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Clam Bellies for Striped Bass-The Old Fashioned Way

LongIsland.com

The day started as the alarm sounded at 4 a.m., well before dawn and a leftover light rain falling from thunderstorms that rolled through the evening before. So far so good, as cloudy and overcast ...

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The day started as the alarm sounded at 4 a.m., well before dawn and a leftover light rain falling from thunderstorms that rolled through the evening before. So far so good, as cloudy and overcast is always preferable when it comes to fishing and filming. Anyway, I was looking forward to a great day of bass fishing with the boys from Causeway Bait and Tackle (www.causewaybait.com or 516-785-3223) in Wantagh, Bobby Turturello and Greg Keegan.

I'd been after Bobby Turturello of Causeway for three years to do a television show with me on the art of bellying bass along the sod (marsh) banks of the South Shore. Bobby is a well known "pro" at this technique and well respected on the bay. We tried this show last season, but had to cancel three times as bad weather and a blown engine were the culprits.

Bobby doesn't like using chum pots for his bellying and was taught by some of the old timers on the bay the fine art of "squeezing" bellies for big bass. Anyway, this trip was long over due and I was excited about the possibility of learning a few new tricks for catching large bass with Bobby and Greg.

METHOD. Chumming with clam bellies is a technique of catching bass where you can see high numbers of bass and sometimes-BIG bass as well. It's also a controversial method of striper fishing because if you're not careful you can "gut" hook fish on occasion. It's been around for many, many years, but in the last 10 years or so, it has reinvented itself. Clam bellying for bass is easy, there's a ton of fish around and anybody can do it. You can chum bellies at any bridge, inlet of marsh bank and one thing is for certain is it works.

The key is anchoring up tide of a bridge, cut in the bank or hole along side the marsh and float bellies back into the "strike zone." Many old timers don't use chum pots, but rather squeeze their bellies while many of the newcomers prefer the chum pot. If you prefer to squeeze, take your bellies and place them in a 5-gallon bucket. Take a handful of bellies and squeeze them over the side, breaking them apart and releasing whatever is left into the current. Keep doling them out and the fish should respond within minutes most of the time.

The advantage to squeezing bellies is you can control how much bait you put in the water. You can get the fish boiling in the water behind you or find them laying way back in the slick. If this is the case, increase the chum in the water to bring them closer. If they are being caught close to the boat, slow down the amount of chum so you don't overfeed them. Meanwhile take a whole skimmer clam and place it on your hook and float it back in the current with the chum you've been putting out. It is important you release your baited clam no faster or slower than the speed of the current. Too fast and there is too much line in the water and you won't feel the strike and too slow the bait will fight the tide and rise to the surface. Don't let bass run with the clam bait, when you feel the bite set the hook!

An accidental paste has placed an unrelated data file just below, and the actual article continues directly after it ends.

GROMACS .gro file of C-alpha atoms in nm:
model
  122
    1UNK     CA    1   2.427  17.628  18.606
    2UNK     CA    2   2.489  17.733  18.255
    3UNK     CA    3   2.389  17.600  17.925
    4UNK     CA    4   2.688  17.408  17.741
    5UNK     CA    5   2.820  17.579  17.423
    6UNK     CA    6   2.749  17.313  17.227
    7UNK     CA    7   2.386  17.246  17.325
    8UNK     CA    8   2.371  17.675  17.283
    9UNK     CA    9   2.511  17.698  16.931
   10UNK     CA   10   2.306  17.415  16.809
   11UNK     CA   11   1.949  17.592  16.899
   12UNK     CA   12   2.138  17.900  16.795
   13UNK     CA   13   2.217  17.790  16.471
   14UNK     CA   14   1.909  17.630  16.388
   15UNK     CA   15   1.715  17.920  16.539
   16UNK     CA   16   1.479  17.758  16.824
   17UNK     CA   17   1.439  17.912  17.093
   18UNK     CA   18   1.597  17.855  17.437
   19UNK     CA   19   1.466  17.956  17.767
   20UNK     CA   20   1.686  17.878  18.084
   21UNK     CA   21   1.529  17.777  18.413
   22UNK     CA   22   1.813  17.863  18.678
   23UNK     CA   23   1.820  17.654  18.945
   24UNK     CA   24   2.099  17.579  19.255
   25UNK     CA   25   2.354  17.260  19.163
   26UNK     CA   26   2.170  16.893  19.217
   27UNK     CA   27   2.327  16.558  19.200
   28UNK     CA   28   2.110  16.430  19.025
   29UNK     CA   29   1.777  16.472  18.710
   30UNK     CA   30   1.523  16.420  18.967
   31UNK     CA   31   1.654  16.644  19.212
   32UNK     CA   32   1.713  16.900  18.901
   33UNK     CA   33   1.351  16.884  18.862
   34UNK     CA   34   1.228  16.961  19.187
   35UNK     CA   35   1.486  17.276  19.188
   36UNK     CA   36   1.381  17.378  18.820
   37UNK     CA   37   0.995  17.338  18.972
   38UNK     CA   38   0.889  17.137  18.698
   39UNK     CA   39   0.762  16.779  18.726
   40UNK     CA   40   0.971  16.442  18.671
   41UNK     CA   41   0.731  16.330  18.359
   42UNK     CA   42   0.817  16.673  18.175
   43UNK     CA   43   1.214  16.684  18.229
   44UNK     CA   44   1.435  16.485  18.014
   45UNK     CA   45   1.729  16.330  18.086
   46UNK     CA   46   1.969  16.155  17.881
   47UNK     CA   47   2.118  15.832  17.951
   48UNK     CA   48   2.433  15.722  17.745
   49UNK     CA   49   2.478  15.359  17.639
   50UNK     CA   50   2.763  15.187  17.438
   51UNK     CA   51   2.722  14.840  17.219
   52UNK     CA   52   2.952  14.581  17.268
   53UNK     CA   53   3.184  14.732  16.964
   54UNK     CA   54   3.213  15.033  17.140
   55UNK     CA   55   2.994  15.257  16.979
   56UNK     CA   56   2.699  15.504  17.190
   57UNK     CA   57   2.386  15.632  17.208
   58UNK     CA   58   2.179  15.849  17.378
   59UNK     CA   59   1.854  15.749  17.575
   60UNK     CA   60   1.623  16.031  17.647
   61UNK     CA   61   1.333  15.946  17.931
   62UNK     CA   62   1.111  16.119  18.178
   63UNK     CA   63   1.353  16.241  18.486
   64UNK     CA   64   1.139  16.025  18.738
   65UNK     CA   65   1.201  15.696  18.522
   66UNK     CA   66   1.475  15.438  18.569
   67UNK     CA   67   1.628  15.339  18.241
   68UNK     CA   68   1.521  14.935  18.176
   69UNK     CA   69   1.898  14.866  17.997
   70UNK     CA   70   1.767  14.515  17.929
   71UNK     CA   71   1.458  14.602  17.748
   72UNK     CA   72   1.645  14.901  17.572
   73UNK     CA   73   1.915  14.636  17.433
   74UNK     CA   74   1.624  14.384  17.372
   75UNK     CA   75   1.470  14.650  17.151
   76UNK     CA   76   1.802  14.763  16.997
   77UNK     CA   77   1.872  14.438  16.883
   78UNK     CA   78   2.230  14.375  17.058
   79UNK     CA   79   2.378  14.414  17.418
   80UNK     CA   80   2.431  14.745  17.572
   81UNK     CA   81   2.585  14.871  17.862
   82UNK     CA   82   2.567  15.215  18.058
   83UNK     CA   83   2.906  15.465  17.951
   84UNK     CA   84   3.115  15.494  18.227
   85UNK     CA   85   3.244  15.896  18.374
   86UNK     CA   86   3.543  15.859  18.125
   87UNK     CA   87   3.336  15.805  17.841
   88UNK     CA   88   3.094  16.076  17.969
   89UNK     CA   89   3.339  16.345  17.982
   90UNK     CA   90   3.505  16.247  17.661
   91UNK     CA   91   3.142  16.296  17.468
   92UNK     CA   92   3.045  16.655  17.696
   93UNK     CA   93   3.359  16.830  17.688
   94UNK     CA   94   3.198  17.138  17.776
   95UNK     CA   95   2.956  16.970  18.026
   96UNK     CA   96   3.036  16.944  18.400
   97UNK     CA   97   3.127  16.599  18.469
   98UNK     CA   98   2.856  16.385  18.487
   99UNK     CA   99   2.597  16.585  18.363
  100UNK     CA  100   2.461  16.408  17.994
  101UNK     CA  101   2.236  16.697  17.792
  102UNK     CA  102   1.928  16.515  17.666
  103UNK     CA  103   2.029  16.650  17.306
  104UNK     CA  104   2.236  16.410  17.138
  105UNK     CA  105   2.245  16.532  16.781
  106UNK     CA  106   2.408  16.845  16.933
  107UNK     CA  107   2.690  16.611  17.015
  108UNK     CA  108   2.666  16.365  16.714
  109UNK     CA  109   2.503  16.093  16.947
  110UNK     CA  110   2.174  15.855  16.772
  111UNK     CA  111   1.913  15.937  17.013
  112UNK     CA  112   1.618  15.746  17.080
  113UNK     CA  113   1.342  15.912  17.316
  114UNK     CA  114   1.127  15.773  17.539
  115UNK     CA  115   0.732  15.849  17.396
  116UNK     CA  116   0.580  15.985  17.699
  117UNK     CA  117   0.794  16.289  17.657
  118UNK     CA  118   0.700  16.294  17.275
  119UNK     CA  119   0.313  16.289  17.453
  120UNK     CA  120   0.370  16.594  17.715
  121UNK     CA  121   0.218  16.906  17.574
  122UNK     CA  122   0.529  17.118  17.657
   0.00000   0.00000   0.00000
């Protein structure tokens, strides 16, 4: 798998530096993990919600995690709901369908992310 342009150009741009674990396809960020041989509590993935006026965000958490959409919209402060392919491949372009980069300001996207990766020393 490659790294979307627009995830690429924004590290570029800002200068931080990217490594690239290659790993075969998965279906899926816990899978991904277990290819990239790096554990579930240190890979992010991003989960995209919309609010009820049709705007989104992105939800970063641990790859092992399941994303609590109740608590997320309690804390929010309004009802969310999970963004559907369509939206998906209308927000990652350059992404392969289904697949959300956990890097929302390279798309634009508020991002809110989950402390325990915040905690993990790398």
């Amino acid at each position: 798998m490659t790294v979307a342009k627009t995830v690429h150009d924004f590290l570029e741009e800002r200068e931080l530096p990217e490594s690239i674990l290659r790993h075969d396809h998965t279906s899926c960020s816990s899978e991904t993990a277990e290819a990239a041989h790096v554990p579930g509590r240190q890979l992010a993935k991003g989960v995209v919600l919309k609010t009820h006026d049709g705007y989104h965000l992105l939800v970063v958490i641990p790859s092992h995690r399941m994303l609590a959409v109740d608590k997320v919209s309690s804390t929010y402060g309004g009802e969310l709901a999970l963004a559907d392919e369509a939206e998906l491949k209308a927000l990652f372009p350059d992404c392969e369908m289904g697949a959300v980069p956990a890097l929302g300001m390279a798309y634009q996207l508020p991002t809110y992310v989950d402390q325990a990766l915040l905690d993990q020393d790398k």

RIGGING. We used a 36-inch stretch of 30-pound leader material tied to our running line with a 90-pound barrel swivel and a 5/0 or 6/0 black, Daiichi Octopus Wide (model D18Z) hook tied to the business end of the leader. We do not use circle hooks in bellying bass because we want to set the hooks ourselves as the fish were biting "light" on this trip. Circle hooks are fine when current is very strong or the rod is placed in the rod holder and the hook will then set itself.

Some anglers may opt for fish finder rigs which is fine, but in this art of presenting clam bellies to bass, we want to make sure our clams were not tied to the bottom, but drifting just above it in the current. We also used a small rubber core sinker just ahead of the barrel swivel to get our baits deep in the current and the amount of weight is to be adjusted as to the depth of the water, strength of current and bay conditions. Each person on the boat should use a different weight rubber core to search the water column. The fish will let you know where they are. After catching a few you can all switch to the correct rubber core weight.

TACKLE. The best tackle for chumming bellies is a rod with a soft tip for presentation, but with enough backbone to set the hook into the maw of a big bass. I've found the (heavier) Seeker BA85-7 or (lighter) Fenwick 708M to be the perfect rods for this type of fishing. For a reel to compliment my rod choices, I use the Ambassadeur 7000 level wind reel or the Ambassadeur 6500UC. Don't go smaller than the 6500 or similar sized reel and spool with 25 to 30-pound Berkley Big game line or 50-pound Whiplash braided line

I had a great time and loads of fun with Bob & Greg, ending our trip in a howling northwest wind of 25 knots, the tide petering out and the fish with a serious case of lockjaw in the high pressure system that had now taken hold. It was a slow pick, but that happens every now and then and between the three of us we had a five fish day with two keeper bass and a 10-pound bluefish. You can see all the fun we had along with the techniques and the fish we did catch this Saturday on "The Fishing Line" television show as Bobby and Greg join me on WLNY TV-55 this Saturday June 9th at 9 a.m.